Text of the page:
Indian film director, Faraz Arif Ansari, has made a 20-minute short film, titled ‘Sisak’ on the LGBTQ community of India. The movie deals with their struggle, especially the ordeal they face while using public transport in the country. The director was unaware that his film would turn out to be India’s first silent LGBTQ movie.
The name of the movie ‘Sisak’ is an Urdu origin word, meaning "sob stuck in the throat" - with reference to the dilemma faced by the LGBTQ community. The movie documents two men who take the same local train in the city of Mumbai, India, every night. It captures the discrimination they face while travelling every day. Ansari has made a silent movie, using transitions and poetry of their encounter with different set of people. The men don’t talk to one another, while on the journey and the movie makes use of real-life noise and music, to tell a story of love, but also of fear and despair.
Ansari thought of the plot nearly four years ago, in the wake of the Supreme Court ruling reinstating Section 377 of the Indian Penal Code, which criminalised homosexuality.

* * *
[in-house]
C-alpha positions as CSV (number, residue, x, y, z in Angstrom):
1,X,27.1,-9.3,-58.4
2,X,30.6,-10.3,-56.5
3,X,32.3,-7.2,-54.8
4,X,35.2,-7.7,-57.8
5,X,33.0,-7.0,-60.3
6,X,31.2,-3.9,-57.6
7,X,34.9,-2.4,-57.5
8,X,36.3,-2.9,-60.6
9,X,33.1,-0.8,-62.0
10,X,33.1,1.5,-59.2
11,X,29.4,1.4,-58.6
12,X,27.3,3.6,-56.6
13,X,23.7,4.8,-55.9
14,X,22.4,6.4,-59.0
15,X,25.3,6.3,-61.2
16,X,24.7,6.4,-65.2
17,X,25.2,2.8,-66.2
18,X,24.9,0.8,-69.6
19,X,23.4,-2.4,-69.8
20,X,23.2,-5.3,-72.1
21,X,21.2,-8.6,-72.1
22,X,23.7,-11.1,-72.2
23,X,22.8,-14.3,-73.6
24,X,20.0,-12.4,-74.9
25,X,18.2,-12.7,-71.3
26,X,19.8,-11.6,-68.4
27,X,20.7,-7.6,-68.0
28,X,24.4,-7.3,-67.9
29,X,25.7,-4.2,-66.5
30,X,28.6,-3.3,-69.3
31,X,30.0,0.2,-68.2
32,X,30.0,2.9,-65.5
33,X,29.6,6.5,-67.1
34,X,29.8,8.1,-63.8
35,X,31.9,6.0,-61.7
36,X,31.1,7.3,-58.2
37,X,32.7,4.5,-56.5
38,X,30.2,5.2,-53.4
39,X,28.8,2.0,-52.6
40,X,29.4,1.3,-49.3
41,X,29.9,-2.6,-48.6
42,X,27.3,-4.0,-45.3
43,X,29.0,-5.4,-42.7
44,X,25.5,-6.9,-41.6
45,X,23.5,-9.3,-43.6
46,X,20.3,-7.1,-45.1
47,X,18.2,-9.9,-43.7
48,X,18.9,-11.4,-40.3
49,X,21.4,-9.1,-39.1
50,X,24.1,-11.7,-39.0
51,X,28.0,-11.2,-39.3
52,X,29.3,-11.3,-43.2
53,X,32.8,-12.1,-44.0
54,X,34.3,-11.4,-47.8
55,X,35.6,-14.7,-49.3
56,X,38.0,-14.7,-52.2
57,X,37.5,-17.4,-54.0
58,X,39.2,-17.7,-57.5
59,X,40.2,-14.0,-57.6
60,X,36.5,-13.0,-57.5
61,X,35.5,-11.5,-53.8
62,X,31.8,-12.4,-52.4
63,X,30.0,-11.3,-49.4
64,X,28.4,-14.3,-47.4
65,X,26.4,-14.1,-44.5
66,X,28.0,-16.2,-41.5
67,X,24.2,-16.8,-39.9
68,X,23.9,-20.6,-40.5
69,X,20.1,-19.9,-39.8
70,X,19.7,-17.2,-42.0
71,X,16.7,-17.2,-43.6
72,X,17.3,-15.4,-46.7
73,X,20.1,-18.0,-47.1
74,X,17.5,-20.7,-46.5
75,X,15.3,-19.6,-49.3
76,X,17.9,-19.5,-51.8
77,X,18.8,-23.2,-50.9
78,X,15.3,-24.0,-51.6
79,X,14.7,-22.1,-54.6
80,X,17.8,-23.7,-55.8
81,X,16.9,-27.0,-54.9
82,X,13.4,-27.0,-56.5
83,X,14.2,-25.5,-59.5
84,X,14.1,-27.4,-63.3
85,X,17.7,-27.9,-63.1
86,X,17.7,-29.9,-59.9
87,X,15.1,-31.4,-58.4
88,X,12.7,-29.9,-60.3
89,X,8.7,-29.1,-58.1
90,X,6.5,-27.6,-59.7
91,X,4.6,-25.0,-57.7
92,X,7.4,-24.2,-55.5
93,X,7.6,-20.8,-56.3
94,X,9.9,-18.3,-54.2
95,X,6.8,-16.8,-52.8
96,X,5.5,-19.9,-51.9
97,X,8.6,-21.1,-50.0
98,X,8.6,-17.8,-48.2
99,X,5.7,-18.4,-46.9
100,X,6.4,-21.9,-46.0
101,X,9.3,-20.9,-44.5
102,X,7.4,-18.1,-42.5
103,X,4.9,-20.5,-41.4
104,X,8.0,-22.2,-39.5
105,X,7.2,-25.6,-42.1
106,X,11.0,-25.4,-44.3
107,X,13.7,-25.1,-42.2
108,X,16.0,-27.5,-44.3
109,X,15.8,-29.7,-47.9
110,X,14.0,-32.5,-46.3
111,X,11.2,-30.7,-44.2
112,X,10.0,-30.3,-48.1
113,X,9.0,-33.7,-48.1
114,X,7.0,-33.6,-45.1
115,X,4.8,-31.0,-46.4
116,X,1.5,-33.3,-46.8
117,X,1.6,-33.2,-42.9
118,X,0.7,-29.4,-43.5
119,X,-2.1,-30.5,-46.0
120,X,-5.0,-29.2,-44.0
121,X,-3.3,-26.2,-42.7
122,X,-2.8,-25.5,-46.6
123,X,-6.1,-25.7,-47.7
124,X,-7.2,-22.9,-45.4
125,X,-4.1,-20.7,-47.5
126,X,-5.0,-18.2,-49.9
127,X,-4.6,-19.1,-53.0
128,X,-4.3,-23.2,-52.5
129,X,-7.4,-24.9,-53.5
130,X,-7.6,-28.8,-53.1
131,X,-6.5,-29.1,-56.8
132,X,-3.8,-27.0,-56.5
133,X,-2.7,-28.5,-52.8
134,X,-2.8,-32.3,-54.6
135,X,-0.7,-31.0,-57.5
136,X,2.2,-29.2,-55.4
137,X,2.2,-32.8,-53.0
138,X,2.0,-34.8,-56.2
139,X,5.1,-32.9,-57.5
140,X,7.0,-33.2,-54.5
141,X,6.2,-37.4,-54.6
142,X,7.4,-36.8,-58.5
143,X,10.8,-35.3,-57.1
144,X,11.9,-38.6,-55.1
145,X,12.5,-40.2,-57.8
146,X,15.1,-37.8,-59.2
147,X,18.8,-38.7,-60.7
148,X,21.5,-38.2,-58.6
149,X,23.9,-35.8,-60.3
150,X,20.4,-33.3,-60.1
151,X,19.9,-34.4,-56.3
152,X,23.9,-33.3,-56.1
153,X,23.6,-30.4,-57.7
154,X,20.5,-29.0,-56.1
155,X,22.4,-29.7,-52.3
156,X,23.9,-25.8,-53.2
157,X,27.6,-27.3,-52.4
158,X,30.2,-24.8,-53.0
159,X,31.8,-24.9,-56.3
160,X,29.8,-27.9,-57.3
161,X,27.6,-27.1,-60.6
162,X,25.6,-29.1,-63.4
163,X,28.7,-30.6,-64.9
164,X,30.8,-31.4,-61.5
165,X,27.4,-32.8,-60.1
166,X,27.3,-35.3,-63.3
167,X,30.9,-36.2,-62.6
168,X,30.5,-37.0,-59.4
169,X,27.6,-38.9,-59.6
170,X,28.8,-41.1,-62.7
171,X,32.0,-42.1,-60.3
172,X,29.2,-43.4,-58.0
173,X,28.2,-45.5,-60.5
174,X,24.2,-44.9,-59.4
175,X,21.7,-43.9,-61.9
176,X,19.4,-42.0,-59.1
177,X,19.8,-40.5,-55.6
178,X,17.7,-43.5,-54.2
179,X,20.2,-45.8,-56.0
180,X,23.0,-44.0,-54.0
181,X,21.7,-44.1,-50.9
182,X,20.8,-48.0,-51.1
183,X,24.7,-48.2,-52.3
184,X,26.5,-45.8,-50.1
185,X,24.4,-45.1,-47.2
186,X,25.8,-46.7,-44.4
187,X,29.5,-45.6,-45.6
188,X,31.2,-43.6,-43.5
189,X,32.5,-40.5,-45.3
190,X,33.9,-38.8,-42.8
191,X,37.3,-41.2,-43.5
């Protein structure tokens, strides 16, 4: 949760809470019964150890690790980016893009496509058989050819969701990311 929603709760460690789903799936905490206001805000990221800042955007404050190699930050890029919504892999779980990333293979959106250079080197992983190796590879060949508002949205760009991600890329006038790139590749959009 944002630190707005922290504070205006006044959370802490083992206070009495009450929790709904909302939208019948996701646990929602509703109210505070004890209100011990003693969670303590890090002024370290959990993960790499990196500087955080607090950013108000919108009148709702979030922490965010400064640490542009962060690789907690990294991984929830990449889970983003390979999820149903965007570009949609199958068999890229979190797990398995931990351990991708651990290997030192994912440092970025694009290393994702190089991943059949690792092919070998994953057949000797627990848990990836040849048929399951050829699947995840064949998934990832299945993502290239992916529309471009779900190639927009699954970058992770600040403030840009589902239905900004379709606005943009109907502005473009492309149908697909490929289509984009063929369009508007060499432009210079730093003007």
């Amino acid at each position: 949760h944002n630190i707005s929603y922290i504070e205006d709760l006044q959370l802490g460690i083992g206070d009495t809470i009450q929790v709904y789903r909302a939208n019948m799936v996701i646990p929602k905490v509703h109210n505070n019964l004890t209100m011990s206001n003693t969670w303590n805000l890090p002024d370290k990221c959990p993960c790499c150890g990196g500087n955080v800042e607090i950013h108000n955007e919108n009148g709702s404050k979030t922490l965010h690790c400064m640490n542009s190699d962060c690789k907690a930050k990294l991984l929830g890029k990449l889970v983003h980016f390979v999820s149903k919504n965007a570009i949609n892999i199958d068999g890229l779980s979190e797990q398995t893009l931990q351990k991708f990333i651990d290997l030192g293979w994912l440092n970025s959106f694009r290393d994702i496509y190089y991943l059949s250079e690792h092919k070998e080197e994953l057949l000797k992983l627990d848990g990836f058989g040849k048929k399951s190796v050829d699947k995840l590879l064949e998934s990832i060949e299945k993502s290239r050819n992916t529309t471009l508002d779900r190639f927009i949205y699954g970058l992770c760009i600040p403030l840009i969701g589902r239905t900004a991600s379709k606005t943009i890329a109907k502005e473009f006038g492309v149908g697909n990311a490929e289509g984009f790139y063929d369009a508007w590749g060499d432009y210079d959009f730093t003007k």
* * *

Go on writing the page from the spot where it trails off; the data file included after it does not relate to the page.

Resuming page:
The director narrated how he thought of the plot in an interview to HuffPost India: “I was working on another screenplay in a cafe in Nainital at the time. I tried to compose a tweet, but deleted it. I wanted to put up a Facebook post, but couldn't find the words."
In the end, he opened a word document and wrote the entire story of Sisak — in three hours flat.
In the meanwhile, he kept contemplating on using dialogues but decided against it, as he thought ‘no words would do justice’.
On why he wanted the movie to be silent, he said, “We are a part of a generation that rants everywhere. Sometimes silence can allow us to look inside and connect with ourselves. In a world where the young seem driven by likes and retweets, people have forgotten to love."
It wasn’t all smooth sail for Ansari, as he had to struggle with uncertainty, facing problems like lack of funding, actors dropping out just few days before the shoot and worse being chased by police while shooting on site. The film had a budget to shoot for just five days, but he wrapped it up in just three days, owing to shortage of funds.
Among other challenges, the actors had to change into their costumes behind dupattas held up by the female members of the crew. The team also had to be swift on their feet, moving from one platform of the train to the next, in a couple of minutes.
The movie has now been submitted to Cannes this year. He is already in the process of making the short film into a full-length silent feature film.